Much of this is about politics, protest, repression and the challenges of life especially for women, as well as abstraction and the human figure. It also includes a particularly wide-ranging section on faith also discussed in the catalogue (Venetia Porter with Natasha Morris and Charles Tripp)
The inspiration for this drawing, by Sudanese artist Ibrahim El-Salahi (born in Omdurman, Sudan 1930), came from seeing his father, a devout Sufi, who, while praying, would point his index finger outwards, creating a shape resembling the beak of a bird. Part of a series created by El-Salahi in 1969, the title alludes to the verse in the Qur’an: ‘Do they not look at the birds, held poised in the midst of [the air and] the sky? Nothing holds them up but [the power of] God. Verily in this are signs for those who believe’ (Surat al-Naml verse 79).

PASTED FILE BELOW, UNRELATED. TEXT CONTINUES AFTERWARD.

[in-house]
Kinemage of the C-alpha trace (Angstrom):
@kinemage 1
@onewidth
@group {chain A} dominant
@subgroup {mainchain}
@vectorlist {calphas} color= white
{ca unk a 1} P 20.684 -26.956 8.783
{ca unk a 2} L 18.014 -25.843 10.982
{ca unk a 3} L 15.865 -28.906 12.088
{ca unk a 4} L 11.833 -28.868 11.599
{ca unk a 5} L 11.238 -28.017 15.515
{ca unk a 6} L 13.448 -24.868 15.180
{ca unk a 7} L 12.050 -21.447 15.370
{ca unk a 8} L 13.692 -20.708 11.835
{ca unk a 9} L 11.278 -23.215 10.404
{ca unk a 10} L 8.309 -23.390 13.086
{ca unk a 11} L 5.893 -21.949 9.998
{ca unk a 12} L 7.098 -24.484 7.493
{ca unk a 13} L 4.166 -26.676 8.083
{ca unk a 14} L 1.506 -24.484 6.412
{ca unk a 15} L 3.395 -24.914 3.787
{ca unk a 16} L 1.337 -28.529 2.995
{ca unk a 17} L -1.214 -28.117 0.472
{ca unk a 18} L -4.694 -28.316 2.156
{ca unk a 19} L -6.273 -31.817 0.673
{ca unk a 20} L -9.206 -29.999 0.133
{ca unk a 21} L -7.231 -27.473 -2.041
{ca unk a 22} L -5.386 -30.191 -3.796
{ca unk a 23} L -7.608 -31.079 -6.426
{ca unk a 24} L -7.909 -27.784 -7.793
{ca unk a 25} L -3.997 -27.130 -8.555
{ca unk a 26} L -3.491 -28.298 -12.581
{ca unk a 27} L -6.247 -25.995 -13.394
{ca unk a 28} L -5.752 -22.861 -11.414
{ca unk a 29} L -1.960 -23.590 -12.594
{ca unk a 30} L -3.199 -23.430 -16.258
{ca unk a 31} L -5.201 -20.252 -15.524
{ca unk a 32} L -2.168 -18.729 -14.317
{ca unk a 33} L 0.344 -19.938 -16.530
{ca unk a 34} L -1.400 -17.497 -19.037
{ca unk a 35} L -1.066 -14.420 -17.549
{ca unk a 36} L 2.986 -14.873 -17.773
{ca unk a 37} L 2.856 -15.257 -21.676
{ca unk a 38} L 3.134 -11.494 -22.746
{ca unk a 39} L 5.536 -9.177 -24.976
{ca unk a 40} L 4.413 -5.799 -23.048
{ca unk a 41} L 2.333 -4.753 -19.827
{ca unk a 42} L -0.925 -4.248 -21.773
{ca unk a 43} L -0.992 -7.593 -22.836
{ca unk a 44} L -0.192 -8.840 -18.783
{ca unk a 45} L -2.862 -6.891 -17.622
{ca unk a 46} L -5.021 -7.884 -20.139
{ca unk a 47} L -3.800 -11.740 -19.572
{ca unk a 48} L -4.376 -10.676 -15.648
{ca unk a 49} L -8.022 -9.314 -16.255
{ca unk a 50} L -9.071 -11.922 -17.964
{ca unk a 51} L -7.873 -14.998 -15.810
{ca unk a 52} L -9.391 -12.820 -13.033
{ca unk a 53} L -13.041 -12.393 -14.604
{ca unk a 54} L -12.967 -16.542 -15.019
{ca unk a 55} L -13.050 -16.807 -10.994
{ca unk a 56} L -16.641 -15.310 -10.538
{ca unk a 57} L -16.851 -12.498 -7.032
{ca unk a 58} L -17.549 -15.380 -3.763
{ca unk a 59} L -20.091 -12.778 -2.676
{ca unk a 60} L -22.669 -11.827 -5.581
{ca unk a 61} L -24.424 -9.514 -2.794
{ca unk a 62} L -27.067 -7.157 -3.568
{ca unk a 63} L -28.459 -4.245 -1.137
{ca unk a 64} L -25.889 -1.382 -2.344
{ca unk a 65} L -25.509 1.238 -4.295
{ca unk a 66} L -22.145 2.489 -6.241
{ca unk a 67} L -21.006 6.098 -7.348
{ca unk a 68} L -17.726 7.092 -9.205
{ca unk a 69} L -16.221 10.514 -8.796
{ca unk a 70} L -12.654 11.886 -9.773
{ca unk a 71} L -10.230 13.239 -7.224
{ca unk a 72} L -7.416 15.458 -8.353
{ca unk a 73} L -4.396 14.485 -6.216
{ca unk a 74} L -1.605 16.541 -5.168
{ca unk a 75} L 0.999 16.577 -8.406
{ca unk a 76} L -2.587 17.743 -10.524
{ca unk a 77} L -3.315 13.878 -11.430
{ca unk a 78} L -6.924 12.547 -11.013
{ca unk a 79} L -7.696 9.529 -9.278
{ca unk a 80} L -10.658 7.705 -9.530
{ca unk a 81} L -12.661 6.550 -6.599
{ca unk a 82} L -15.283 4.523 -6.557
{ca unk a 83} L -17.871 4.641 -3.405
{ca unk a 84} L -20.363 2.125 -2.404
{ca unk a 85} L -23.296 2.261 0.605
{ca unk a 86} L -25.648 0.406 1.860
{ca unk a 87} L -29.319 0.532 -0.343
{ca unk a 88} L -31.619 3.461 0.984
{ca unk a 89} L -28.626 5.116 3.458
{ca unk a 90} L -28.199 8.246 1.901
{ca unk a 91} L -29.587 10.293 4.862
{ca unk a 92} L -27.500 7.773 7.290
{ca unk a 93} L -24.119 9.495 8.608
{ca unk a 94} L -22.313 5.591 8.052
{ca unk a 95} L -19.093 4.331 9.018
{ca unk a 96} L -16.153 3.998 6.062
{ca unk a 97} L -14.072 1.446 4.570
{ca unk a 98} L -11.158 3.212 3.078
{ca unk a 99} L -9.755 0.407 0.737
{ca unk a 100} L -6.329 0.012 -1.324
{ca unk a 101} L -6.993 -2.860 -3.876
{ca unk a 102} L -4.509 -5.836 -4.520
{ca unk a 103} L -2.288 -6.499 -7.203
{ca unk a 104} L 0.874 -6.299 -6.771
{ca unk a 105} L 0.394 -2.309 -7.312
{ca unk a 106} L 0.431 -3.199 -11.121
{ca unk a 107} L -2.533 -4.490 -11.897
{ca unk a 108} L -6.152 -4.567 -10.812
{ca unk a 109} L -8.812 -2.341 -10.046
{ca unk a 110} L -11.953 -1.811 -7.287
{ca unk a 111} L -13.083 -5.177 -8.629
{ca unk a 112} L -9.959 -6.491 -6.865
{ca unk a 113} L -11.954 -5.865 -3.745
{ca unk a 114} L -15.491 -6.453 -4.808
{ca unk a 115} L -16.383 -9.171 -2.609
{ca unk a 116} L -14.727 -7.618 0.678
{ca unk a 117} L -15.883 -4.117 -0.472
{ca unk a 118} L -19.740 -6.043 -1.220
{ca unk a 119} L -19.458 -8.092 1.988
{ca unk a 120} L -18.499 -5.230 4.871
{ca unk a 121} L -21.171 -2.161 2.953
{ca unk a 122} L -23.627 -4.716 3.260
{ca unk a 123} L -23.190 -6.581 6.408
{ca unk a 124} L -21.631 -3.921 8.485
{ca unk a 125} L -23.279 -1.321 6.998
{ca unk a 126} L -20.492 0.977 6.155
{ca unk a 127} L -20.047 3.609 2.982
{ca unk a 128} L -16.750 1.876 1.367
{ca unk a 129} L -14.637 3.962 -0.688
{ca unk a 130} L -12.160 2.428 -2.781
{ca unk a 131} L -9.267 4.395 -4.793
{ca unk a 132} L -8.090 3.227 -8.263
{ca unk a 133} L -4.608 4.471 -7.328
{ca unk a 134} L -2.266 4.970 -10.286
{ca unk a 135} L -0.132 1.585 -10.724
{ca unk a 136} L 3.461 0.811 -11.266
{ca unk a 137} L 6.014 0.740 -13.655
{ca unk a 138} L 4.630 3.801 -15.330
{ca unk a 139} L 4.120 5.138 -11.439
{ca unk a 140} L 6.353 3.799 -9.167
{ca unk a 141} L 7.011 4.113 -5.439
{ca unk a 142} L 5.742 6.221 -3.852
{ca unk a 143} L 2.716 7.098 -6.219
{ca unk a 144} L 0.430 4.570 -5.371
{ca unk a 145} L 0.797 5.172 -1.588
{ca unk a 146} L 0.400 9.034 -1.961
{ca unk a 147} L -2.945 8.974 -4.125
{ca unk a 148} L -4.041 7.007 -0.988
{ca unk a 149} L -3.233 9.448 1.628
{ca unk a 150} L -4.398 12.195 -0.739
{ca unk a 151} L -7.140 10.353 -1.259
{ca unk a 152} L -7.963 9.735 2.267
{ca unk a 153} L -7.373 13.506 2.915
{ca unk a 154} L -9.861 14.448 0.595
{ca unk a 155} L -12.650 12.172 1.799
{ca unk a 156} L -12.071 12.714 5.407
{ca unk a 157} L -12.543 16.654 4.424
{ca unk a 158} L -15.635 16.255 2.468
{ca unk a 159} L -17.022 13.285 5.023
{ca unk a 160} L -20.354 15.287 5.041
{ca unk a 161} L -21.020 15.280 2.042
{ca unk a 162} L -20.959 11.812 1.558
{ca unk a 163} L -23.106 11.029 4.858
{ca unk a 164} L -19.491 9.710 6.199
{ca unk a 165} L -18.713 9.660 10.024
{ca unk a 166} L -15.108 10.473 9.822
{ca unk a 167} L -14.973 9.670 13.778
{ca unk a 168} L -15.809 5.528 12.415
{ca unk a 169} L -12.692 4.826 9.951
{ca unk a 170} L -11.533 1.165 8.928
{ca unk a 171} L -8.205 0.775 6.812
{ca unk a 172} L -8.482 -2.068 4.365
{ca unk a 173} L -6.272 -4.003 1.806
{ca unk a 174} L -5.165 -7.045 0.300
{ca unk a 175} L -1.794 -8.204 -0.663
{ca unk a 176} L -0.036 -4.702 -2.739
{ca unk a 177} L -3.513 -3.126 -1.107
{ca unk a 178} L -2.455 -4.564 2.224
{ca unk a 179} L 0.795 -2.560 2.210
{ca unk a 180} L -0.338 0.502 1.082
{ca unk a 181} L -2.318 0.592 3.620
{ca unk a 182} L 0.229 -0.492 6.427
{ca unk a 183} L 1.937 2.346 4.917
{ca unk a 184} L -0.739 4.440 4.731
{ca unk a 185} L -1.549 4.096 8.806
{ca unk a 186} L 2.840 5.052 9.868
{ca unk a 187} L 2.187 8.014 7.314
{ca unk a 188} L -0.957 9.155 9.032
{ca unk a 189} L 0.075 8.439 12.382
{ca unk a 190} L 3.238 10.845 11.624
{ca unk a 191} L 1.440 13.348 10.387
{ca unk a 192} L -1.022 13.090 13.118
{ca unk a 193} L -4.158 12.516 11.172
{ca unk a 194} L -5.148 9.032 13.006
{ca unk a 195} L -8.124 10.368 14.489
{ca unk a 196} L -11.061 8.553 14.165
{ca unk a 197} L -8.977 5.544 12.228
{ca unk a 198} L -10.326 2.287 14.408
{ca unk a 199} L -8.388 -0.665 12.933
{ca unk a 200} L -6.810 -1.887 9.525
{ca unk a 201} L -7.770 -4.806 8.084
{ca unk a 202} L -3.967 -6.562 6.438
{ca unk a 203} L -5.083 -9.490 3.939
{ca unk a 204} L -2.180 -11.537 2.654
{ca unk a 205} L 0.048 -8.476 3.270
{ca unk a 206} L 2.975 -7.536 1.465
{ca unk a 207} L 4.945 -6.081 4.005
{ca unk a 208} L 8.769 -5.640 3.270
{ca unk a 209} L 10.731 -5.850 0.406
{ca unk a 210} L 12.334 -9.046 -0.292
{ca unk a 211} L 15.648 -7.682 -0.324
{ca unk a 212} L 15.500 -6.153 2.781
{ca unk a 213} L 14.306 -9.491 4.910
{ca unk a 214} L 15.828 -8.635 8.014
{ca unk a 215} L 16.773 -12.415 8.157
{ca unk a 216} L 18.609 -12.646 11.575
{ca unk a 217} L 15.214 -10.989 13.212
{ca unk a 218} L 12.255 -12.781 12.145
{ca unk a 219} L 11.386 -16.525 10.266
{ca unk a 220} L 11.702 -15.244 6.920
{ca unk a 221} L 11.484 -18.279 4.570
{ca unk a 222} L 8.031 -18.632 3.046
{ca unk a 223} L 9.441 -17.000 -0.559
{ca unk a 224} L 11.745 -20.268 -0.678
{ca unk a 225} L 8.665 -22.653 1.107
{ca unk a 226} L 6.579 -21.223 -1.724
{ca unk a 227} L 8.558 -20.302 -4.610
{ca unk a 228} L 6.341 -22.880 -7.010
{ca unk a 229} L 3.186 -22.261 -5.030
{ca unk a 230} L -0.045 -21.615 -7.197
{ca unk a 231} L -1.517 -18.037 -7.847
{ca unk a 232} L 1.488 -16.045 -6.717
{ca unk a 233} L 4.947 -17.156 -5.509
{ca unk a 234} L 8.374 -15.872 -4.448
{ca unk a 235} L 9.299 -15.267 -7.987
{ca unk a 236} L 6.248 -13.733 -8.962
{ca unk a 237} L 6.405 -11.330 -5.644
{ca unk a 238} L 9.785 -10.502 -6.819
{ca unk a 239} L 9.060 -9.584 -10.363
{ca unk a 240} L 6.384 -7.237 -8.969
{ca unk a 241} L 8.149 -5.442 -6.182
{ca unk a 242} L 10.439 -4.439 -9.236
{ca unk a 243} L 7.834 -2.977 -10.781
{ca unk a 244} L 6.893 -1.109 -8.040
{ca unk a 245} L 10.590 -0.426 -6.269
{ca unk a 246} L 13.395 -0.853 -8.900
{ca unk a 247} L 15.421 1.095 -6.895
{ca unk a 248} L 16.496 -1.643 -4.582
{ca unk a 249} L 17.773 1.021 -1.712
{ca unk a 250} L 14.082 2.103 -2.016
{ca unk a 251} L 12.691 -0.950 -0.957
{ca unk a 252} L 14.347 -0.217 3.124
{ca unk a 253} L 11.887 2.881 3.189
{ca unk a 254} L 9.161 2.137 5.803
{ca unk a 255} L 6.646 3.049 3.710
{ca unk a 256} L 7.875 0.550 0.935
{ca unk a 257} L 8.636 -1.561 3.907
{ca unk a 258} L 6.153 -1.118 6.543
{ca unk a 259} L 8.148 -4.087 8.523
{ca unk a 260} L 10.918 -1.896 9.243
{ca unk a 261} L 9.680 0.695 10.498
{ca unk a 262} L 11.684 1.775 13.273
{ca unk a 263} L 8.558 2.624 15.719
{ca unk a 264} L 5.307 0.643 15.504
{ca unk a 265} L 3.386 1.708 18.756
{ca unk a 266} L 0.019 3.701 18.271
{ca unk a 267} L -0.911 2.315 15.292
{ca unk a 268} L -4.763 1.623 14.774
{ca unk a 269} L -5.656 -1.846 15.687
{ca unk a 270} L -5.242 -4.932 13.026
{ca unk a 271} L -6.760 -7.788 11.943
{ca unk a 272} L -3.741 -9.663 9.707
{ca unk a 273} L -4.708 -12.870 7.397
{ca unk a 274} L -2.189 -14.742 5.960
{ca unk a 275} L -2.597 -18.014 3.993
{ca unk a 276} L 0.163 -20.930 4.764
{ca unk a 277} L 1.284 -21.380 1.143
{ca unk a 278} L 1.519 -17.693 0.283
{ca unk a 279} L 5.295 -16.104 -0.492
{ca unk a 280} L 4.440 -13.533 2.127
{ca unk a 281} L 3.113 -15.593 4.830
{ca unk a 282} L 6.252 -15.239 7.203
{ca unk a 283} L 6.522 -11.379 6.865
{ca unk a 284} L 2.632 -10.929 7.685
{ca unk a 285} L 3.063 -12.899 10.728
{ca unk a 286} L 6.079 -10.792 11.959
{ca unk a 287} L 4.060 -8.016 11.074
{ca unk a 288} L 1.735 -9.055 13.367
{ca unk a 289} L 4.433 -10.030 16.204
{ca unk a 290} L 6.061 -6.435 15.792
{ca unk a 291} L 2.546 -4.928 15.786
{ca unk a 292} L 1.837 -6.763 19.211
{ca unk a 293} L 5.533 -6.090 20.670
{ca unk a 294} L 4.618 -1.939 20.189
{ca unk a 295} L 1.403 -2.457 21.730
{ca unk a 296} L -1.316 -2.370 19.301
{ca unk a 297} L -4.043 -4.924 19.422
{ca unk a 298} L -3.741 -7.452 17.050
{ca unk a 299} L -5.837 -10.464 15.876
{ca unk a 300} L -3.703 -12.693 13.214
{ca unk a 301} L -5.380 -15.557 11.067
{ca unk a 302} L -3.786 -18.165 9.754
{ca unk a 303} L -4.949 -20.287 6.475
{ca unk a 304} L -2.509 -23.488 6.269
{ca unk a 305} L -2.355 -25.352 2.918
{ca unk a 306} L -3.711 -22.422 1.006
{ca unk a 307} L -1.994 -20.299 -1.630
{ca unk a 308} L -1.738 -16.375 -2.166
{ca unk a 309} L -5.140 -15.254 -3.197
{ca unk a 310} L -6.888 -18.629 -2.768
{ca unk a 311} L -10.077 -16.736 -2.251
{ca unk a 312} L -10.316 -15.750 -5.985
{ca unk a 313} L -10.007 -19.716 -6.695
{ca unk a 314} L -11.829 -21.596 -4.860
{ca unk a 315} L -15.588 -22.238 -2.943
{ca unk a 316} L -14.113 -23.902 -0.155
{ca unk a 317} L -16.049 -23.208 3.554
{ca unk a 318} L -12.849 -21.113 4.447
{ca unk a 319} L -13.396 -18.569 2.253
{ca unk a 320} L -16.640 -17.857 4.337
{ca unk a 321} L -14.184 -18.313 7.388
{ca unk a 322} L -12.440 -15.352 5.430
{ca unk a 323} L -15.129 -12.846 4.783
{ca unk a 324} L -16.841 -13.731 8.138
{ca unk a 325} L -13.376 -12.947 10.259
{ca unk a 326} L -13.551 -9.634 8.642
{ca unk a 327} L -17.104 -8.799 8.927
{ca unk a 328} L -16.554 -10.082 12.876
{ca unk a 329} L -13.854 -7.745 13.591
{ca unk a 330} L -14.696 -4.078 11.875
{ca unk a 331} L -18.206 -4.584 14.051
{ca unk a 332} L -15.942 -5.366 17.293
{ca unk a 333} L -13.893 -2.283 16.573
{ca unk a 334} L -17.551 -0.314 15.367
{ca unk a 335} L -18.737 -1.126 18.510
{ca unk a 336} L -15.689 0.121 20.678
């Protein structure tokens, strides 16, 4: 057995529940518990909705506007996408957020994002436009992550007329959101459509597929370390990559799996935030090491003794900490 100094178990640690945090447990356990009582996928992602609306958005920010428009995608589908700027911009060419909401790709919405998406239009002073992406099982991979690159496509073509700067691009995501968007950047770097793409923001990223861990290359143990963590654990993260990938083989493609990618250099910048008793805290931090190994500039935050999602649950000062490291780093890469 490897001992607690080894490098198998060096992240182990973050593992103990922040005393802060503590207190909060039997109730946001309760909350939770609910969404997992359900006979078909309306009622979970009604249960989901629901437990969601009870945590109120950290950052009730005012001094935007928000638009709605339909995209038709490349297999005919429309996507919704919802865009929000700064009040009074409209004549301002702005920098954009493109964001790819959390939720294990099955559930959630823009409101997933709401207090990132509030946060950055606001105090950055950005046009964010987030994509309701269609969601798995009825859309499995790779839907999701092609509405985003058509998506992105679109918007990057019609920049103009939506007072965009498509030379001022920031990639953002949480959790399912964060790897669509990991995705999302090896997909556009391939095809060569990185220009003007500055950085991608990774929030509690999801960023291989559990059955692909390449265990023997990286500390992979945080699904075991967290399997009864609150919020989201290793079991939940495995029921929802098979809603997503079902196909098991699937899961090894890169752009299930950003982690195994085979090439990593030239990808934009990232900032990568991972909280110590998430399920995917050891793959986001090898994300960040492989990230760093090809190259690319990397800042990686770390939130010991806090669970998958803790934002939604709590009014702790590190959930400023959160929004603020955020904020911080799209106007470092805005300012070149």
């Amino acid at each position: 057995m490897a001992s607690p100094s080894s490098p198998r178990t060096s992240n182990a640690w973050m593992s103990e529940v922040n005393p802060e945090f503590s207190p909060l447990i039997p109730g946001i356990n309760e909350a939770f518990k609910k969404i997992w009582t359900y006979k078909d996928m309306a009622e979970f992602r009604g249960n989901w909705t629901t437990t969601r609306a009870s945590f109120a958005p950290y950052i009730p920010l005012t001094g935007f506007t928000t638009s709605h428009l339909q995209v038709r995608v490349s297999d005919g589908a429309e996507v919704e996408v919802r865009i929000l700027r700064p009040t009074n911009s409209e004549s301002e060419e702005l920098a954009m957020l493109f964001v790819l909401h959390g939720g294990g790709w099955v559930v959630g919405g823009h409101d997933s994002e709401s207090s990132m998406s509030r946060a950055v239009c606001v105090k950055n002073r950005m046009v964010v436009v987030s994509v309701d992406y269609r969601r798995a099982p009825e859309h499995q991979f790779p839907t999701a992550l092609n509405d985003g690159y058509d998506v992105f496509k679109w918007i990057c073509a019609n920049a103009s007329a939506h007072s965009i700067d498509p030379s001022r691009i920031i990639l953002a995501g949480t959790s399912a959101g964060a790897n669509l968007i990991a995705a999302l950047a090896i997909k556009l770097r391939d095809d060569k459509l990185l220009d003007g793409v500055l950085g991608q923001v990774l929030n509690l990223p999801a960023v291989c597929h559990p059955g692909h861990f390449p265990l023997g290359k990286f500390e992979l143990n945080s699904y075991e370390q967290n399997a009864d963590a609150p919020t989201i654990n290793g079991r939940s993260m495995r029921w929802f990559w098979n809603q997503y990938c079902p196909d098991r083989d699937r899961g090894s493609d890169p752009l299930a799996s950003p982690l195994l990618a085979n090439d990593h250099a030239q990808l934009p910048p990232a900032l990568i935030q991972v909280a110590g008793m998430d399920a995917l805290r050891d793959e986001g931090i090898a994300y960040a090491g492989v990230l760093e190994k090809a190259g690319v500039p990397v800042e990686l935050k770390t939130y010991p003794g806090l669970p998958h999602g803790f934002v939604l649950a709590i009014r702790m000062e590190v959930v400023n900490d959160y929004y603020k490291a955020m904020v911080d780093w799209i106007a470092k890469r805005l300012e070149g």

Avoiding the old umbrella term of Islamic Art this exhibition puts faith in context also of migration and identity: